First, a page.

Urdu poetry and the spirit of global progression
Pakistan’s poetry, more importantly, its progressive appeal is of immense importance in the global context. An assessment of Suhrawardy’s masterful use of the metrical foot and rhyme and Taufiq Rafat’s lyrical tendencies provides ample justification for this belief. However, there have been other poets in this set of distinguished poets whose works have effectively portrayed the spirit of global progression.
Before addressing the merits and weaknesses of their respective works, it is vital to explicitly state the implications of this global progression. It can be argued that this “global progression” lends the opportunity for poets to integrate their works within the wider framework of progressive poetry. This cannot be achieved through imitatively producing poetry that simply falls into the category of progressive works, although, Haji Qadir Koyi’s Kurdish poems would be a good reference point for Pakistani poets in particular. A great deal of innovation is necessary to produce poetry that is both strong on the evolutionary scale geared to progression, and vividly imaginative.
Having said that, it is apt to explore the works of an eminent Pakistani poet who has not only incorporated the ingenuity of the famed Urdu ghazals into his poem, but has, through his spirited foray into poetry, carved a niche for his immensely thought-provoking works at an international level.
The first of these versifiers is known to all as a terrific political poet whose works reflect a stimulating approach to the political cataclysms of our times. Renowned for his refreshing insight and consummate perception of geopolitics, Mahmood Jamal ranks are arguably equivalent to those of Faiz Ahmed Faiz. His contribution to the spirit of global progression can be is witnessed in the laurels he has received for his politically charged poetry. However, unlike Faiz Ahmed Faiz – whose poetry was brewed with both the political sensitivity and an artistic flair – Mahmood Jamal’s writings appear far too scientific in their entirety. The diversity of style and sensitivity can be viewed in the light of the following verse:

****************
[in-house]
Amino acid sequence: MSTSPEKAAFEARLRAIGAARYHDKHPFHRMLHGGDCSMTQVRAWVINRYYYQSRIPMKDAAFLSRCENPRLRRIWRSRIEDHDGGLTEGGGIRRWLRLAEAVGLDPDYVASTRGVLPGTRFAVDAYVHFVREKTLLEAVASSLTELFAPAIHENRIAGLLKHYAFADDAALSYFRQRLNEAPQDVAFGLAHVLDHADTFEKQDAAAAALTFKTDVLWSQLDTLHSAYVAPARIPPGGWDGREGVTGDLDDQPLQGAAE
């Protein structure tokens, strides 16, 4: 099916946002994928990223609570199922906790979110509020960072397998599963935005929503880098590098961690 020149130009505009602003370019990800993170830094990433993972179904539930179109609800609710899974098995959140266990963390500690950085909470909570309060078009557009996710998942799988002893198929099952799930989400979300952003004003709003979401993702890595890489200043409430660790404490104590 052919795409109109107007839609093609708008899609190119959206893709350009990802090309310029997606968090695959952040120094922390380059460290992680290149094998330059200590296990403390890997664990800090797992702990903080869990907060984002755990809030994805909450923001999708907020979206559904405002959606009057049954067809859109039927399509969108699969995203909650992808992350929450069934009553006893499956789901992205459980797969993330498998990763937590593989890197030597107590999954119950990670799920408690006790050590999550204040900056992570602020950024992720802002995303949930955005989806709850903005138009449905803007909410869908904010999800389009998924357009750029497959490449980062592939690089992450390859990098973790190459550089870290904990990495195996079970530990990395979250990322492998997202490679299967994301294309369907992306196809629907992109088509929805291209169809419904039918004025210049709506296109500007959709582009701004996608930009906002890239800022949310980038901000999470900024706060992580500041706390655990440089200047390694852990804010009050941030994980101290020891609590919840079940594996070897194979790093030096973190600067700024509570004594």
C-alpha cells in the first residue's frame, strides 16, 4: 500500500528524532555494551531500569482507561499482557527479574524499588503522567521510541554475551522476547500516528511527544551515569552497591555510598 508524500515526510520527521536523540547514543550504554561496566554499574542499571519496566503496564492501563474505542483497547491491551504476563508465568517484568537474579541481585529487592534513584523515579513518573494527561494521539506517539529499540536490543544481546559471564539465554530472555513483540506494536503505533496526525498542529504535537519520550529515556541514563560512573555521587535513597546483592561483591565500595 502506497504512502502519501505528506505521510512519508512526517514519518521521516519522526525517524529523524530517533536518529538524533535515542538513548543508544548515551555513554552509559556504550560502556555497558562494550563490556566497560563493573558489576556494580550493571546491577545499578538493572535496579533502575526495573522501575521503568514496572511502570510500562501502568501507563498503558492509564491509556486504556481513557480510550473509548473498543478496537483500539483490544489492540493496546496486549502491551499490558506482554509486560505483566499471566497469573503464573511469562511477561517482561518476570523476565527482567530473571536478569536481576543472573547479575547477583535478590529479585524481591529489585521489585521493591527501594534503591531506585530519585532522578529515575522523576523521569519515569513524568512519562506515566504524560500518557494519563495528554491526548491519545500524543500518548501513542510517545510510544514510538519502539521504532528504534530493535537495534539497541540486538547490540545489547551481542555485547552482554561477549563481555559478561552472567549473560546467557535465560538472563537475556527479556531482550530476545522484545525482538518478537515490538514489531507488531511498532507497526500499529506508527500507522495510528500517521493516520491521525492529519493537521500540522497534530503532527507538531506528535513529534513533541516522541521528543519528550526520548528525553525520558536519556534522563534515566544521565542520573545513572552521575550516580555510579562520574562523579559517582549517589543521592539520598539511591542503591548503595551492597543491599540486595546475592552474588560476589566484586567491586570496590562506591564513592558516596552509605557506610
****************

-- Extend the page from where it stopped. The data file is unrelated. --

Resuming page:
From ‘So Bring the Order for My Execution’ by Faiz Ahmed Faiz translated by Agha Shahid Ali
The suspense that lasts between killers and weapons
as they gamble: who will die and whose turn is next?
That bet has now been place on me.
So bring the order for my execution.
I must see with whose seals the margins are stamped;
recognize the signatures on the scroll.
From ‘What’s it All about?’ by Mahmood Jamal
It is about
Perhaps this diversity can be attributed to the plethora of genius inherent in the poems by both Faiz and Mahmood Jamal. What is particularly disconcerting is the extent to which the progressive ideology is illustrated more profoundly in Faiz’s Urdu poetry as against the rich clarity of Jamal’s work in English. This in turn calls into question the endeavors made by Pakistani poets in English to depict the essence of global progression. Are they simply imitating rather than inventively displaying the progressive nature of an allegedly closed society?
The views expressed by the writer and the reader comments do not necessarily reflect the views and policies of The Express Tribune.